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The Voice of People With Breast Cancer


Our Voices Blog

Tears and Laughter – My MBC Story part 2

By Brenda Cummings

This is part two of a three-part post. To read part 1 of Brenda’s story, click here.

I don’t need to tell you what was happening between 2019 and 2023. By May of 2022, I’d received four COVID-19 vaccinations and felt confident to attend a musical production with my niece. We were front row centre and seemed to be the only patrons with masks, soon discarded I must confess. When I found myself coughing a few days later I assumed it was COVID that I’d picked up in the theatre and left it to my presumed immunity to deal with. Three weeks later, however, I was still coughing and made the late decision to use a rapid response test. It was negative, which I attributed to being long past the contagious stage and besides, the pandemic had by then expanded to a “triple-demic” of COVID, influenza and RSV. The last place I wanted to be was a crowded doctor’s office, and media reports were advising that children with respiratory symptoms were being triaged ahead of adults. I was doing my part to stay home and ride it out.

Throughout that summer the dry cough persisted and by mid-September, I decided to call for an appointment with my GP. The first available opening was November 7, which was disturbing but with no other symptoms beyond an intermittent stitch in my side, and considering my teenage history of asthma, I was loathe to complain. In the meantime, I received my fifth COVID shot, being the first bivalent available. But as things unfolded, I was required to attend a legal proceeding on the same day as my doctor’s appointment and reluctantly called to reschedule, now booked for December 14.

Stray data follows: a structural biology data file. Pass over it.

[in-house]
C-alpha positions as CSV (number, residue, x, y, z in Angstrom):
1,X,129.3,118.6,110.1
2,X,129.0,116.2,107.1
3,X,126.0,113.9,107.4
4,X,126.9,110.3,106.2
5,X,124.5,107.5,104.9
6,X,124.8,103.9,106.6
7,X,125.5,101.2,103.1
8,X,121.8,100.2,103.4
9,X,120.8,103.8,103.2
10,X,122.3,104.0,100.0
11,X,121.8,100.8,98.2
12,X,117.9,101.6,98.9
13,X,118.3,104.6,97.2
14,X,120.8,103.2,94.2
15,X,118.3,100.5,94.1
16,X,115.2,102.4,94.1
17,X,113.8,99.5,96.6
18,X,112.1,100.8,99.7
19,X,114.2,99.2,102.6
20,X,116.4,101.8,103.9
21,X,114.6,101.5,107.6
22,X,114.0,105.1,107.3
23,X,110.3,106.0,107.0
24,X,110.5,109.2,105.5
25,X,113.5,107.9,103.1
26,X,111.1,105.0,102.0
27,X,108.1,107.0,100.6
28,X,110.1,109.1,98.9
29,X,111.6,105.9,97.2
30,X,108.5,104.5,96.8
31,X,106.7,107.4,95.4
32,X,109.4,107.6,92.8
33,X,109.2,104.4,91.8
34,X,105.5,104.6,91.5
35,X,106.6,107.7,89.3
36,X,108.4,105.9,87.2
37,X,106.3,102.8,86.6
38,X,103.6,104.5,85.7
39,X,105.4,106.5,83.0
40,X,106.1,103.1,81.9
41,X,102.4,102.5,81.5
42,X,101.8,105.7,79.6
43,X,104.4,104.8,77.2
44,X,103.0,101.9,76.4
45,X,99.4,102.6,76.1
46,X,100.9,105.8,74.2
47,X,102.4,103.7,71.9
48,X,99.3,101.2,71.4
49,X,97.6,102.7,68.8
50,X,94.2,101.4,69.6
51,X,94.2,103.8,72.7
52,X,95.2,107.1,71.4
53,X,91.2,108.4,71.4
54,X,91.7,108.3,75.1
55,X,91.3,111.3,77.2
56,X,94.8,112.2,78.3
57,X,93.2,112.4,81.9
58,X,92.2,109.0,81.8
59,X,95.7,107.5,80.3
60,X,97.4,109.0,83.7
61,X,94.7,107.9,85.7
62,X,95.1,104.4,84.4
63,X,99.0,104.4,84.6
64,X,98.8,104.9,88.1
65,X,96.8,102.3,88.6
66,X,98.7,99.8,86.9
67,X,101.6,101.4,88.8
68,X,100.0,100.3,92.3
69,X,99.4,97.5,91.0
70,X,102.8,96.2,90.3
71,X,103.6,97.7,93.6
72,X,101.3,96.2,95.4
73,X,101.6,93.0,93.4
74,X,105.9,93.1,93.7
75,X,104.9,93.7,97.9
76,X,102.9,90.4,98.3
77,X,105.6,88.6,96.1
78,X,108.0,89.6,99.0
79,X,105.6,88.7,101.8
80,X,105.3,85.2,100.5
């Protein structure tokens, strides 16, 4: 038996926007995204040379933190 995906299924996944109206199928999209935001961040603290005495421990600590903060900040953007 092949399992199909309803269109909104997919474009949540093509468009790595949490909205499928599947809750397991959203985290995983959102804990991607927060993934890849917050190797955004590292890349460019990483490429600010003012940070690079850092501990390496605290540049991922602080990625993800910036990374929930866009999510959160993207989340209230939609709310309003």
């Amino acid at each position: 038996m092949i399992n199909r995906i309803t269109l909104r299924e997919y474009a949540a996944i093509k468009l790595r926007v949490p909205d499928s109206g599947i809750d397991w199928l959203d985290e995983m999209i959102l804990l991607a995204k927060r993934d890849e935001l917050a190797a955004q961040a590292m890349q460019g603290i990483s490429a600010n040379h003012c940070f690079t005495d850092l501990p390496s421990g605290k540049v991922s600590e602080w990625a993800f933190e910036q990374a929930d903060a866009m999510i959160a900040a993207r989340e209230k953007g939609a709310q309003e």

By the time I sat down with my doctor (whose office is a 35-minute drive from my home), the coughing had become a constant irritant, along with a scratchy feeling in my chest and somewhat laboured breathing. She ordered bloodwork and a chest x-ray, which I had done locally just before everything shut down for the holidays. Over that Christmas, I had the odd experience of leaning over my sofa to plug in tree lights and feeling a sharp pain on the left side of my chest. Had I cracked a rib?

On December 27 I was surprised to receive a phone call from my doctor. The x-ray showed a moderate pleural effusion, she said, commonly known as “water on the lung”. Fluid was accumulating between the outer lining of my right lung and the chest wall, filling the pleural cavity. “What could be the cause?” I asked. Well, it could be a heart condition (seemed unlikely), inflammation from an infection or, worst case scenario, metastatic breast cancer (mBC). She was booking me for an early appointment with a respirologist to investigate, along with a CT scan and another in-person with herself on January 3rd. I hung up the phone convinced I had a lingering bacterial infection from one of the three respiratory viruses still raging. I’d had a right-side mastectomy, chemotherapy and been cleared of breast cancer some 24 years ago; there’s no way it could be mBC.